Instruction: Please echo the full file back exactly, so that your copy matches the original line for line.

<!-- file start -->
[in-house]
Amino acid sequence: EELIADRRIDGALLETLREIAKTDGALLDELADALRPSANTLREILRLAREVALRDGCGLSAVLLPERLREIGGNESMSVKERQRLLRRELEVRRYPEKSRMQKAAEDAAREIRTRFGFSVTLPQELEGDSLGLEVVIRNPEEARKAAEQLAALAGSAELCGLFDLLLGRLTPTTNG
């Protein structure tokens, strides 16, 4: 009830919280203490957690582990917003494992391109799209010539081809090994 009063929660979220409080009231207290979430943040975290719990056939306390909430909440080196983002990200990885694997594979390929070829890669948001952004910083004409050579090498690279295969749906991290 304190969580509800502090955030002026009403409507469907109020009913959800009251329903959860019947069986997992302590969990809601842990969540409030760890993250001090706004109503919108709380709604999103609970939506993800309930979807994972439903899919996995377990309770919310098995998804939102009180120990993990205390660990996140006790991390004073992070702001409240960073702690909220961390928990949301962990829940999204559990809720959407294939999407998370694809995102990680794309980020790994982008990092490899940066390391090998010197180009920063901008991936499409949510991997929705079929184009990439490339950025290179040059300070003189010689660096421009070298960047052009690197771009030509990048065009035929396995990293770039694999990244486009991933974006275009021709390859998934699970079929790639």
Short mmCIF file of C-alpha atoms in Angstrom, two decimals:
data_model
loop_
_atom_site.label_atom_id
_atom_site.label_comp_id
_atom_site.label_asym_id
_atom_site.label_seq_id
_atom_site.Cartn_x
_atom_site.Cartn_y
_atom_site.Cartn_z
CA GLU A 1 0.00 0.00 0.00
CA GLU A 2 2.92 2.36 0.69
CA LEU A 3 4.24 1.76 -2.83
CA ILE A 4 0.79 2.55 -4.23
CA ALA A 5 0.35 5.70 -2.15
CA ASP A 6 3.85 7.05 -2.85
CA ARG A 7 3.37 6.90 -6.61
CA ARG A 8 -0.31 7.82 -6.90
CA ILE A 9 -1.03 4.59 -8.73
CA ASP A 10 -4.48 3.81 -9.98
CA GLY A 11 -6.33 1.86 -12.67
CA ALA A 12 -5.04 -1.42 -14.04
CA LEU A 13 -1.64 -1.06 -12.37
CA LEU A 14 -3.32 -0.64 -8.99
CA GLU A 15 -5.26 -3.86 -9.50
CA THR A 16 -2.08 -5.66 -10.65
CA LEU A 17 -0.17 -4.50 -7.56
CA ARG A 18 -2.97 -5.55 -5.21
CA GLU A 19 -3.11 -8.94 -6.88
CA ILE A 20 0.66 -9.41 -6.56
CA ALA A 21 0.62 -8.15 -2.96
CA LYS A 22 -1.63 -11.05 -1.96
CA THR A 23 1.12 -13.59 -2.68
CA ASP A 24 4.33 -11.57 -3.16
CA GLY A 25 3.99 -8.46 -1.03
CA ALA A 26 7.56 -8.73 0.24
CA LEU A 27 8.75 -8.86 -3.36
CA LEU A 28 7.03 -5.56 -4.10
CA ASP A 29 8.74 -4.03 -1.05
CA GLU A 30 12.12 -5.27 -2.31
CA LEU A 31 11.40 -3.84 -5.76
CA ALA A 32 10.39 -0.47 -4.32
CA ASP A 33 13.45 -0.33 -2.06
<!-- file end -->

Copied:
[in-house]
Amino acid sequence: EELIADRRIDGALLETLREIAKTDGALLDELADALRPSANTLREILRLAREVALRDGCGLSAVLLPERLREIGGNESMSVKERQRLLRRELEVRRYPEKSRMQKAAEDAAREIRTRFGFSVTLPQELEGDSLGLEVVIRNPEEARKAAEQLAALAGSAELCGLFDLLLGRLTPTTNG
């Protein structure tokens, strides 16, 4: 009830919280203490957690582990917003494992391109799209010539081809090994 009063929660979220409080009231207290979430943040975290719990056939306390909430909440080196983002990200990885694997594979390929070829890669948001952004910083004409050579090498690279295969749906991290 304190969580509800502090955030002026009403409507469907109020009913959800009251329903959860019947069986997992302590969990809601842990969540409030760890993250001090706004109503919108709380709604999103609970939506993800309930979807994972439903899919996995377990309770919310098995998804939102009180120990993990205390660990996140006790991390004073992070702001409240960073702690909220961390928990949301962990829940999204559990809720959407294939999407998370694809995102990680794309980020790994982008990092490899940066390391090998010197180009920063901008991936499409949510991997929705079929184009990439490339950025290179040059300070003189010689660096421009070298960047052009690197771009030509990048065009035929396995990293770039694999990244486009991933974006275009021709390859998934699970079929790639």
Short mmCIF file of C-alpha atoms in Angstrom, two decimals:
data_model
loop_
_atom_site.label_atom_id
_atom_site.label_comp_id
_atom_site.label_asym_id
_atom_site.label_seq_id
_atom_site.Cartn_x
_atom_site.Cartn_y
_atom_site.Cartn_z
CA GLU A 1 0.00 0.00 0.00
CA GLU A 2 2.92 2.36 0.69
CA LEU A 3 4.24 1.76 -2.83
CA ILE A 4 0.79 2.55 -4.23
CA ALA A 5 0.35 5.70 -2.15
CA ASP A 6 3.85 7.05 -2.85
CA ARG A 7 3.37 6.90 -6.61
CA ARG A 8 -0.31 7.82 -6.90
CA ILE A 9 -1.03 4.59 -8.73
CA ASP A 10 -4.48 3.81 -9.98
CA GLY A 11 -6.33 1.86 -12.67
CA ALA A 12 -5.04 -1.42 -14.04
CA LEU A 13 -1.64 -1.06 -12.37
CA LEU A 14 -3.32 -0.64 -8.99
CA GLU A 15 -5.26 -3.86 -9.50
CA THR A 16 -2.08 -5.66 -10.65
CA LEU A 17 -0.17 -4.50 -7.56
CA ARG A 18 -2.97 -5.55 -5.21
CA GLU A 19 -3.11 -8.94 -6.88
CA ILE A 20 0.66 -9.41 -6.56
CA ALA A 21 0.62 -8.15 -2.96
CA LYS A 22 -1.63 -11.05 -1.96
CA THR A 23 1.12 -13.59 -2.68
CA ASP A 24 4.33 -11.57 -3.16
CA GLY A 25 3.99 -8.46 -1.03
CA ALA A 26 7.56 -8.73 0.24
CA LEU A 27 8.75 -8.86 -3.36
CA LEU A 28 7.03 -5.56 -4.10
CA ASP A 29 8.74 -4.03 -1.05
CA GLU A 30 12.12 -5.27 -2.31
CA LEU A 31 11.40 -3.84 -5.76
CA ALA A 32 10.39 -0.47 -4.32
CA ASP A 33 13.45 -0.33 -2.06